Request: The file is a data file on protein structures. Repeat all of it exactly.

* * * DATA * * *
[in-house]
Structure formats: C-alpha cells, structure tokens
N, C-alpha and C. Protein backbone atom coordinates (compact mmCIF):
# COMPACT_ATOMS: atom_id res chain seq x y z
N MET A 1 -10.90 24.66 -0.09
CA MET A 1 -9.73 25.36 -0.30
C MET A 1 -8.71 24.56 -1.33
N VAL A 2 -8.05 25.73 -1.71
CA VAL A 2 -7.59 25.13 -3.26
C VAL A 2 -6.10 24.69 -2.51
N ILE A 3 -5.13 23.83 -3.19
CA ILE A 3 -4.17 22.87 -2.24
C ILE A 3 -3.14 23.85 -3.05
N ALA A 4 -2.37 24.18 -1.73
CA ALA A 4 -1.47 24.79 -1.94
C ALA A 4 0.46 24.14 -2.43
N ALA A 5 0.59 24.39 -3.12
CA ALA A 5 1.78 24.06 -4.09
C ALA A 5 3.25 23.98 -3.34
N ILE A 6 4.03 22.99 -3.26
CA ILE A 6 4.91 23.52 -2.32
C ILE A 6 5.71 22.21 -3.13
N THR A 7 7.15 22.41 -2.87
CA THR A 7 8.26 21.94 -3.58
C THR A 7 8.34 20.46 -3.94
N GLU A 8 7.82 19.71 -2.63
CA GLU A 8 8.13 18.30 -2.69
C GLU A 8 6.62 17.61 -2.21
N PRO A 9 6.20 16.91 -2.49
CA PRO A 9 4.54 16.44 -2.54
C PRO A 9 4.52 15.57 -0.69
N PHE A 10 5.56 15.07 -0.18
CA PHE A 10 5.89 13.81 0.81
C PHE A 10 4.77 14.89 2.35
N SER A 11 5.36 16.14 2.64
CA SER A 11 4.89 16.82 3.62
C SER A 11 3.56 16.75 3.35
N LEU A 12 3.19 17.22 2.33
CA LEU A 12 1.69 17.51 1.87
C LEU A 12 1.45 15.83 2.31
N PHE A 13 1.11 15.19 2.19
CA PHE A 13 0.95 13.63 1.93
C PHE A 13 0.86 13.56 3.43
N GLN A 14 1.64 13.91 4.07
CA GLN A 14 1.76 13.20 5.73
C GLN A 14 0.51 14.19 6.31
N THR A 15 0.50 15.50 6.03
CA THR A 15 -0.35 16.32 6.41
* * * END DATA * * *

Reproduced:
[in-house]
Structure formats: C-alpha cells, structure tokens
N, C-alpha and C. Protein backbone atom coordinates (compact mmCIF):
# COMPACT_ATOMS: atom_id res chain seq x y z
N MET A 1 -10.90 24.66 -0.09
CA MET A 1 -9.73 25.36 -0.30
C MET A 1 -8.71 24.56 -1.33
N VAL A 2 -8.05 25.73 -1.71
CA VAL A 2 -7.59 25.13 -3.26
C VAL A 2 -6.10 24.69 -2.51
N ILE A 3 -5.13 23.83 -3.19
CA ILE A 3 -4.17 22.87 -2.24
C ILE A 3 -3.14 23.85 -3.05
N ALA A 4 -2.37 24.18 -1.73
CA ALA A 4 -1.47 24.79 -1.94
C ALA A 4 0.46 24.14 -2.43
N ALA A 5 0.59 24.39 -3.12
CA ALA A 5 1.78 24.06 -4.09
C ALA A 5 3.25 23.98 -3.34
N ILE A 6 4.03 22.99 -3.26
CA ILE A 6 4.91 23.52 -2.32
C ILE A 6 5.71 22.21 -3.13
N THR A 7 7.15 22.41 -2.87
CA THR A 7 8.26 21.94 -3.58
C THR A 7 8.34 20.46 -3.94
N GLU A 8 7.82 19.71 -2.63
CA GLU A 8 8.13 18.30 -2.69
C GLU A 8 6.62 17.61 -2.21
N PRO A 9 6.20 16.91 -2.49
CA PRO A 9 4.54 16.44 -2.54
C PRO A 9 4.52 15.57 -0.69
N PHE A 10 5.56 15.07 -0.18
CA PHE A 10 5.89 13.81 0.81
C PHE A 10 4.77 14.89 2.35
N SER A 11 5.36 16.14 2.64
CA SER A 11 4.89 16.82 3.62
C SER A 11 3.56 16.75 3.35
N LEU A 12 3.19 17.22 2.33
CA LEU A 12 1.69 17.51 1.87
C LEU A 12 1.45 15.83 2.31
N PHE A 13 1.11 15.19 2.19
CA PHE A 13 0.95 13.63 1.93
C PHE A 13 0.86 13.56 3.43
N GLN A 14 1.64 13.91 4.07
CA GLN A 14 1.76 13.20 5.73
C GLN A 14 0.51 14.19 6.31
N THR A 15 0.50 15.50 6.03
CA THR A 15 -0.35 16.32 6.41